NELS' response to proposed Eversource use of MBTA Rail Corridor

NorthEast Logistics Systems, LLC (NELS) an independent consulting firm in
Framingham, MA recently completed a study on the proposed use of the Central
Massachusetts Rail ROW as part of the Hudson-Sudbury Transmission Reliability
Project. The goal of the study was to identify alternative routes that would meet
Eversource’s needs for transmission line improvements, while causing the least
disruption to the communities involved -- particularly Sudbury, Stowe and Hudson.
As an outcome of the study, NELS identified and evaluated seven specific alternative
transmission line routes. It also assessed Eversource’s “Preferred Route”, which if
approved, would use a highly-valued portion of the rail-banked MBTA Massachusetts
Central Rail ROW and likely preempt future use as a transportation corridor, mid-term
and long-term.

“The original land-taking for the railroad was for transportation purposes. Using the
ROW for high voltage transmission lines, which would inhibit, in any way, future
transportation possibilities violates the provisions of rail-banking and the rights of the
landowners who originally succumbed to the land-taking." said Richard Flynn,
President of NELS.

“While transportation development may not materialize until 30 or 40 years from now,
no action should preempt future transportation use”. “Next generation, green,
transportation solutions will be needed along the Route 20 corridor at some point.”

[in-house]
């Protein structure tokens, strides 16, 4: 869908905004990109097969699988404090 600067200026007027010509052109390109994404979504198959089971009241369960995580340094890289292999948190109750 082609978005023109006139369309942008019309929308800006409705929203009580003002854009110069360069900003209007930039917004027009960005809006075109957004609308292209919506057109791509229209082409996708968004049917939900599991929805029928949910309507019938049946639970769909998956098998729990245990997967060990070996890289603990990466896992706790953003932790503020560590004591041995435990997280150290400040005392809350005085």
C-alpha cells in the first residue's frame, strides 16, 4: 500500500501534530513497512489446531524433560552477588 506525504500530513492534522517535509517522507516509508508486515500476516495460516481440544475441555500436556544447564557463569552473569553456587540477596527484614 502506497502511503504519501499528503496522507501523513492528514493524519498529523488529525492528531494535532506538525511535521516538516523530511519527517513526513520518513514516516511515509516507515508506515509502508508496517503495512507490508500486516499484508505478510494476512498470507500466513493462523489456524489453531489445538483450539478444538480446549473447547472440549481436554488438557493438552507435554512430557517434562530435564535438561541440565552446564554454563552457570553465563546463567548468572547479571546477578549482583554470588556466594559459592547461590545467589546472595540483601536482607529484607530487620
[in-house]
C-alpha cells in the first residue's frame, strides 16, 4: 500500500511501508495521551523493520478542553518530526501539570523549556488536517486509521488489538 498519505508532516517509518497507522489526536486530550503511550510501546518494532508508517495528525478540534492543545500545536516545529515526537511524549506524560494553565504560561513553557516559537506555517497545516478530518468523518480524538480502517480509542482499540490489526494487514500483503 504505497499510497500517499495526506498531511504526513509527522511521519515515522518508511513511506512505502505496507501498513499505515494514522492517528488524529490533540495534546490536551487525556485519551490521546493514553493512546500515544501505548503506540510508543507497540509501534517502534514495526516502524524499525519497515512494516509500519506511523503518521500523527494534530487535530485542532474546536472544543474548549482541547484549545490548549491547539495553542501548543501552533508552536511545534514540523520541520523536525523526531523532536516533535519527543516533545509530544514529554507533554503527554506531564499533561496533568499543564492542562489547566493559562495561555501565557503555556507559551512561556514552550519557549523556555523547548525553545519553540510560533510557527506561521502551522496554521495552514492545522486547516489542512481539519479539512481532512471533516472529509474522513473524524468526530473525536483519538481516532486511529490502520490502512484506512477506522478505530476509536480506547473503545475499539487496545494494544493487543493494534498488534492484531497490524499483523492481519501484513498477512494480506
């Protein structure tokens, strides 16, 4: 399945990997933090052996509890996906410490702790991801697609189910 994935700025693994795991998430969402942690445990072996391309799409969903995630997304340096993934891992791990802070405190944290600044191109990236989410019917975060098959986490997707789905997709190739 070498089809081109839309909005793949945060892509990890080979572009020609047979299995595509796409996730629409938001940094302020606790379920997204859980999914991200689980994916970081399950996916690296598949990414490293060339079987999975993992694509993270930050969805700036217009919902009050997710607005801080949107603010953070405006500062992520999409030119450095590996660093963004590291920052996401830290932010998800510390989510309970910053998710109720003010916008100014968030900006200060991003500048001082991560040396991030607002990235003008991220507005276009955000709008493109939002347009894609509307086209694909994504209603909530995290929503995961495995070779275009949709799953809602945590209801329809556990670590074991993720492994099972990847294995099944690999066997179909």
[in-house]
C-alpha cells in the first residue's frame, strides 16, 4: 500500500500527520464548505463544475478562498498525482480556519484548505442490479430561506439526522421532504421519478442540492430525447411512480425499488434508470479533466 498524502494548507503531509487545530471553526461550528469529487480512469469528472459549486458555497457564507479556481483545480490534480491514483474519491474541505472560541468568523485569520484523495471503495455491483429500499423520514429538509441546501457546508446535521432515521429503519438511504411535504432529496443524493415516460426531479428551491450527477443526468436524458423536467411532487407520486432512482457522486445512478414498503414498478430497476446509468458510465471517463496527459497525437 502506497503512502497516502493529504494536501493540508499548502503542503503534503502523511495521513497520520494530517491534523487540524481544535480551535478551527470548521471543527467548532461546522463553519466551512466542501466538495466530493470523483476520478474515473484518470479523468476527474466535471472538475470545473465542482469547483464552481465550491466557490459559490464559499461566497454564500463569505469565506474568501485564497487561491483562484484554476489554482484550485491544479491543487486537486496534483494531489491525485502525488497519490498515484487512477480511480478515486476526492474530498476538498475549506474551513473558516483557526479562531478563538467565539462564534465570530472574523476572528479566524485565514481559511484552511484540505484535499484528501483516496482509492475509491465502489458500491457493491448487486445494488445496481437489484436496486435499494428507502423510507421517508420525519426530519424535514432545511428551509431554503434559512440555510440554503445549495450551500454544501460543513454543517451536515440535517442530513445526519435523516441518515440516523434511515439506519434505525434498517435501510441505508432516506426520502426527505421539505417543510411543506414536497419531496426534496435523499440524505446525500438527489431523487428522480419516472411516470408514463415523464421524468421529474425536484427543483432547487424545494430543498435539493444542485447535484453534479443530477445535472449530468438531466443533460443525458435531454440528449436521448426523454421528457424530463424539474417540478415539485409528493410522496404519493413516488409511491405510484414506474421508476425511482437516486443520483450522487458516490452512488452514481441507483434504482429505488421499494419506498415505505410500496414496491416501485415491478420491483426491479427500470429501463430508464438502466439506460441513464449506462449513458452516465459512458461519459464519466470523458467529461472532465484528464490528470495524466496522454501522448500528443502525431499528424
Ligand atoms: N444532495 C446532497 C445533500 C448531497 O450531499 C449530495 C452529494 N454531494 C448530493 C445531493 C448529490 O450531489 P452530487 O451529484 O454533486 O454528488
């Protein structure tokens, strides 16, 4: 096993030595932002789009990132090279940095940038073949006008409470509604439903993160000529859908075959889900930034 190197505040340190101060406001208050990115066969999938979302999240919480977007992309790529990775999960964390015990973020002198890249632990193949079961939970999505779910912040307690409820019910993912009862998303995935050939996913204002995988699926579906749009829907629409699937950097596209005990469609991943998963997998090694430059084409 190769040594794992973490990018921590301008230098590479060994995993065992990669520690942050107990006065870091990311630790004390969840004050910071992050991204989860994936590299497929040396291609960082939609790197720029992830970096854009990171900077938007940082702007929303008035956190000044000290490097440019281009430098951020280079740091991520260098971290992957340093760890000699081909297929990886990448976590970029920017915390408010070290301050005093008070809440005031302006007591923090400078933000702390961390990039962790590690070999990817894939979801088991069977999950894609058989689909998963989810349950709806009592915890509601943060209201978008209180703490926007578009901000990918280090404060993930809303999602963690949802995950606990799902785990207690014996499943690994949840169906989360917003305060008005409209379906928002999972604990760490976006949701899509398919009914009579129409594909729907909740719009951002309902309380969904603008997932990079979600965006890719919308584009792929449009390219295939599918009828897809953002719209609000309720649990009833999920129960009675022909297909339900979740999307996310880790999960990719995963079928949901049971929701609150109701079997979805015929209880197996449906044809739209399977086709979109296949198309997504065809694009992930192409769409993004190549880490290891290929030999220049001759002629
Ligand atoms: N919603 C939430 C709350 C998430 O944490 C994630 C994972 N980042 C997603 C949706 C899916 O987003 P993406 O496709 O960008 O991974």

Flynn said. “It could be new technology providing personal transportation.

“Advancements in on-demand driverless vehicles powered by fuel-cells or electric
technologies will be mainstream in coming years."
An example of successful rail-banking in Eastern Massachusetts is Cape Rail. A key
ROW between Stoughton and Taunton remained dormant from 1959, though preserved
and now the key connector in the extension of MBTA service to Fall River and New

Short-term, towns along the ROW from Sterling to Waltham, including Hudson, Stowe,
Marlboro, Sudbury, Wayland and Weston need to understand the once in a generation
chance to preserve a valuable transportation asset. “There are mixed feelings about
commuter rail”, Flynn added, – “particularly in its current form, but if there is a
consensus that there is no need for transportation on this corridor, rightfully, the land
should return to private owners. You can’t just reassign its use for power transmission”